Wall of Shame
**ORIGINAL POSTED DATE 8/20/12**
For every fan there are stories that we always go back to and love telling because they are either very special to us or had some significant importance in our childhood. Regardless of sport, we all have connections to our favorite sport and athletes that drew us in and hooked us from that point on. As a child in the late 70’s and 80’s, collecting baseball cards was my hook. I already loved the game, but the ability to collect and trade cards with my favorite players picture on them was the icing on the cake. Not to mention the fact that my father and brother were avid collectors, my hobby was a family affair that enriched our baseball experience.
Living in “the country” without much TV or a local big league team to follow, baseball cards were my connection to the fantasy world of Major League Baseball. My brother and I were not the type of collectors who just went to card shows and bought the yearly box sets and hid them in our closets to later sell and retire wealthy. Rather we loved the thrill of opening each pack and discovering not only our favorite players, but also the beauty and sometimes humor of the card itself. We were fascinated by the silliness of some cards and how goofy these heroes looked, despite being larger than life big league ballplayers. It was this discovery that led to the creation of our Wall of Shame. In our shared bedroom sometime around 1987, we took a single sheet of white paper and wrote the simple line: “Wall of Shame” in crayon and thumb tacked it to the wall creating a working piece of art that would span approximately from 1987 until 1990. We then began searching for what we considered the funniest or more embarrassing cards we could find. To make our Wall of Shame was not a reflection of poor play on the field, but solely stood on the basis of a bad picture. I wanted to take you back and share some of the favorites I could remember from our WOS collection.
The 1987 Mike Lavalliere Fleer update
The Lavalliere collection was more about the body of work and not one card. Each year my brother and I would hunt for rookie cards, superstars, and the current Lavalliere masterpiece (in that order). Mike was a guy you expected to see at the local bowling alley telling you stories about the crappie he caught that morning on the river; not a professional baseball player. He always seemed to have a combination of the bad hair and bad pose issue in his cards.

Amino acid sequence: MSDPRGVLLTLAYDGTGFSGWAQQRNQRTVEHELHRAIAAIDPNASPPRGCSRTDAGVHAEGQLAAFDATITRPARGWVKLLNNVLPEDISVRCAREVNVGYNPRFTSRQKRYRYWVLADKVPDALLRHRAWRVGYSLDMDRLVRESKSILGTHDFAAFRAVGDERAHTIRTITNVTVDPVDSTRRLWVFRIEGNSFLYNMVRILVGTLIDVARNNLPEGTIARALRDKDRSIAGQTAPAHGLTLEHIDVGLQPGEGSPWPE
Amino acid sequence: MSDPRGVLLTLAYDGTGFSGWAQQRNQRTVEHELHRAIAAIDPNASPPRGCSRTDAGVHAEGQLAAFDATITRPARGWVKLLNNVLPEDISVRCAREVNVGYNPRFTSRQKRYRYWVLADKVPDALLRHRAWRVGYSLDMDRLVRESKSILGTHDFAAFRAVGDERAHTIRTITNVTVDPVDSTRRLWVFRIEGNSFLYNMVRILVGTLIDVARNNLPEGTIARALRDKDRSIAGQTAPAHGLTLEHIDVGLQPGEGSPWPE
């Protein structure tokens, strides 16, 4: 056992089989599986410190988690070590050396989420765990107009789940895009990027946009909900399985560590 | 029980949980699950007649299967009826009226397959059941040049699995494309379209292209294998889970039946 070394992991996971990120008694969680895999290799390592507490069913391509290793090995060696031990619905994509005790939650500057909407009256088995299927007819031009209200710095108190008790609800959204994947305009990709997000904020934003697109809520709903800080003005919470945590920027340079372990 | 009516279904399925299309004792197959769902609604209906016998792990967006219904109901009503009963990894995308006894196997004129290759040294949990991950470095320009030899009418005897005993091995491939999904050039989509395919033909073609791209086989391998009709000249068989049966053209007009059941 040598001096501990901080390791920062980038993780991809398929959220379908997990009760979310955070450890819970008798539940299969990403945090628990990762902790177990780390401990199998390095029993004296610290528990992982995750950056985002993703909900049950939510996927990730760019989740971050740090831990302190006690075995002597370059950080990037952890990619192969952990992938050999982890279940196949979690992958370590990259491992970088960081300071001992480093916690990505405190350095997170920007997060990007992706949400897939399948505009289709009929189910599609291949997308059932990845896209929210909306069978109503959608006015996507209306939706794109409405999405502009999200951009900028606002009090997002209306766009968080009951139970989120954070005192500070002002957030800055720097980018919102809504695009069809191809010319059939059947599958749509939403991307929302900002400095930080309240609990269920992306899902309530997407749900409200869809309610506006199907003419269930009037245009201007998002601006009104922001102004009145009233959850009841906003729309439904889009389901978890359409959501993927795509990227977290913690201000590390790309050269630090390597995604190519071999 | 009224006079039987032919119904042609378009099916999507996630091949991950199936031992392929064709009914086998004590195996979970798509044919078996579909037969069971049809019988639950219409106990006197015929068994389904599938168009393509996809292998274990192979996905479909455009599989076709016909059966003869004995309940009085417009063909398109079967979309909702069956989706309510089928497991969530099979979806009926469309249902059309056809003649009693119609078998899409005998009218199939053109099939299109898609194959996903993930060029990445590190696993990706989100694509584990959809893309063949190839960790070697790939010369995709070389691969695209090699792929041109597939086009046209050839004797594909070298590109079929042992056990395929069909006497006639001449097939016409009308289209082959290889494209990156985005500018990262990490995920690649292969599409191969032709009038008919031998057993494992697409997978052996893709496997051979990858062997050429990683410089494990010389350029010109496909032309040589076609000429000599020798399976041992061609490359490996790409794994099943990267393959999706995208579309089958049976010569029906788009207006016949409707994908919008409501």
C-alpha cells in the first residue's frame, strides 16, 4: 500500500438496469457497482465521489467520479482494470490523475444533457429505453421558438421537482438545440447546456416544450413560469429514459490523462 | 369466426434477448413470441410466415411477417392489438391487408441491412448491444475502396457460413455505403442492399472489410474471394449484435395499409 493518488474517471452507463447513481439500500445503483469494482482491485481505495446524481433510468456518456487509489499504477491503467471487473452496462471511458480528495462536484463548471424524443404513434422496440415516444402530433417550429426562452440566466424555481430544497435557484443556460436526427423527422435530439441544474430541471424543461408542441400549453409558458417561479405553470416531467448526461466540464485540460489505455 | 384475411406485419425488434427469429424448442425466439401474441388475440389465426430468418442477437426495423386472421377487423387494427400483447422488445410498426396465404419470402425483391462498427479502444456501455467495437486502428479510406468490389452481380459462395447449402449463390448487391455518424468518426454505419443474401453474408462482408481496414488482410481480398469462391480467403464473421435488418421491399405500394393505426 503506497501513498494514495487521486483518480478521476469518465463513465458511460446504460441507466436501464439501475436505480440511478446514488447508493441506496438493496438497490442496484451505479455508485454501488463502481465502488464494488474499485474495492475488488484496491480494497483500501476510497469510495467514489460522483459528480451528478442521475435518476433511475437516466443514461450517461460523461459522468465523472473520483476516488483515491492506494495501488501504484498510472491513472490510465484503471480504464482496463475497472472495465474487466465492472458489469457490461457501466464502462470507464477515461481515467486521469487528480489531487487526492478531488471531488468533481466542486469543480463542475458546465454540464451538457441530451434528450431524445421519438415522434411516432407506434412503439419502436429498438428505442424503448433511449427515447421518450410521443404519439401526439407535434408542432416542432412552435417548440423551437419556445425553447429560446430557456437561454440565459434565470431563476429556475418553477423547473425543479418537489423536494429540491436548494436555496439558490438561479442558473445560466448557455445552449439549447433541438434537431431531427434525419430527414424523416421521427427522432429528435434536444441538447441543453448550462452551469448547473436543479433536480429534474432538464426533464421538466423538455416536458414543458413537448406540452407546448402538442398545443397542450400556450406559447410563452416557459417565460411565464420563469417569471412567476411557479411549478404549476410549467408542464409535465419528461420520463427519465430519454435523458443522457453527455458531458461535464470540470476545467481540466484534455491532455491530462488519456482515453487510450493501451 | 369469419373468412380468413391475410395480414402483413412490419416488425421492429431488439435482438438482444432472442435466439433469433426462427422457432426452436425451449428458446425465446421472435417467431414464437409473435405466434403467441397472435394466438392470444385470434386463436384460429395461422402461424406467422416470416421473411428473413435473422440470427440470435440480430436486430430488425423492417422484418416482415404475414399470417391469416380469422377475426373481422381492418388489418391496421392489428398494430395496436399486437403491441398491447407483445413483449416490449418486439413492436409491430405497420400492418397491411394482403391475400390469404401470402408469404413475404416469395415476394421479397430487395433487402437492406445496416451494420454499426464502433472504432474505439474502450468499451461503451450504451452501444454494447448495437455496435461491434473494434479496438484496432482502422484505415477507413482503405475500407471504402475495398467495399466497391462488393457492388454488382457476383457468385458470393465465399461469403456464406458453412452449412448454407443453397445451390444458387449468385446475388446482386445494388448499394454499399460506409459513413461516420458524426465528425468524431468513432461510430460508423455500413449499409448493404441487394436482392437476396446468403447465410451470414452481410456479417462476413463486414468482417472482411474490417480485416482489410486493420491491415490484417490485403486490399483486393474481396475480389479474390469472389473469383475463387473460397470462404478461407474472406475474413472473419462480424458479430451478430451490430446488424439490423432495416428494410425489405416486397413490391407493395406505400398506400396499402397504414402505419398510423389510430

The 1986 Lee Tunnell Topps
I turned 10 in 1986 and my father bought me my first full set that year for my birthday. The 1986 Topps collection was the pinnacle of my collecting career at that point. You can only imagine my excitement when I stumbled across this beauty. The greatness of Lee is not the Pirates uniform (which will be addressed later), but his Everyman physique. Looking at this card gave my 10-year old self-hope that I could someday be a major league pitcher.
The 1988 Tom Henke Topps
Everything I said about Lee Tunnell applies to Tom Henke in this card with one exception. I knew how good Tom Henke was and really liked watching him pitch when I had the opportunity (which was only during the AS game each summer). I was torn on how much fun I could poke at this card because of his ability on the field, but immaturity eventually won and Henke ended up on the wall.
1986 Jim Leyland Topps
Have I mentioned how unbelievably awesome the 1986 box set I got turned out to be? I was familiar with and liked the Pirates uniforms, but this card would put me in a trance that would hypnotize me for hours on end. I respected and appreciated a guy who could wear the high hat look and pull it off, but Leyland goes to new heights with this card. I saw Jim Leyland this past winter at the Winter Meetings and he stands a modest 5’9 probably, but had he been wearing this hat there is no doubt he would have been a solid 6’4. This card should have come with a warning though because once you lock onto the hat, it’s hard to pull your eyes away.
1990 Pascual Perez Topps
This card was one of the last that made it on the Wall of Shame and was probably the most confusing of my childhood. Growing up in the lily-white fields of Northwest Arkansas, my knowledge of African-American hairstyles was limited. I knew of the jheri curl fad and respected the heck out of it, but I had never seen a curl with such volume and shine. This was a mane, not a head of hair and Pascual Perez was damn proud of it I imagine. The finishing touch on this card was the slightest hint of silver peeking through the mouth, showing off a little early 90’s dental work. But, it was just too awkward not to make it on the wall.
There were more and I am sure my brother would add to this list and include several other stories that I have forgotten, but the memories of the Wall of Shame and the card collecting reminded me of what makes sport great. Not just baseball, but all sports that we grow up loving. You don’t have to be buried knee deep in statistical knowledge or even have a favorite team to really enjoy and appreciate the sport you love, just be passionate about your fandom and treat sports as the entertainment they are meant to be. Who knows, maybe someday the Wall of Shame will be a real place you can go visit and see some of these beauties up close and personal.
Jeff Johnson is a Staff Writer for ShutDownInning. He can be reached at Jeff.Johnson@ShutDownInning.com or on Twitter @Houstonhog.